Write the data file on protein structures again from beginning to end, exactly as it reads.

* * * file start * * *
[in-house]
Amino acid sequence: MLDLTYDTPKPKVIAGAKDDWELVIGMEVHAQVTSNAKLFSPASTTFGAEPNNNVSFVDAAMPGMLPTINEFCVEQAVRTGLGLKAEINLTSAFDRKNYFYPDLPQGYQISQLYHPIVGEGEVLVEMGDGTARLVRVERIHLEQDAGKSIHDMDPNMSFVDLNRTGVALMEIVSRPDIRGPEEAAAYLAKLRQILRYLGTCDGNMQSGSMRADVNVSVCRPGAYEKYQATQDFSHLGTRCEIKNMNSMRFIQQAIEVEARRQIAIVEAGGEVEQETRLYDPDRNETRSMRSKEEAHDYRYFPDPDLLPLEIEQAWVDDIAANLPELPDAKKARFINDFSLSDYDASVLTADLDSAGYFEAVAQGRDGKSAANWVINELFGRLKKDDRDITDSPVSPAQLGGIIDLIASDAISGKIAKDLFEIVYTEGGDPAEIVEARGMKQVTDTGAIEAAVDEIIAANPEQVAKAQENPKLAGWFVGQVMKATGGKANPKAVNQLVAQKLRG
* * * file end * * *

[in-house]
Amino acid sequence: MLDLTYDTPKPKVIAGAKDDWELVIGMEVHAQVTSNAKLFSPASTTFGAEPNNNVSFVDAAMPGMLPTINEFCVEQAVRTGLGLKAEINLTSAFDRKNYFYPDLPQGYQISQLYHPIVGEGEVLVEMGDGTARLVRVERIHLEQDAGKSIHDMDPNMSFVDLNRTGVALMEIVSRPDIRGPEEAAAYLAKLRQILRYLGTCDGNMQSGSMRADVNVSVCRPGAYEKYQATQDFSHLGTRCEIKNMNSMRFIQQAIEVEARRQIAIVEAGGEVEQETRLYDPDRNETRSMRSKEEAHDYRYFPDPDLLPLEIEQAWVDDIAANLPELPDAKKARFINDFSLSDYDASVLTADLDSAGYFEAVAQGRDGKSAANWVINELFGRLKKDDRDITDSPVSPAQLGGIIDLIASDAISGKIAKDLFEIVYTEGGDPAEIVEARGMKQVTDTGAIEAAVDEIIAANPEQVAKAQENPKLAGWFVGQVMKATGGKANPKAVNQLVAQKLRG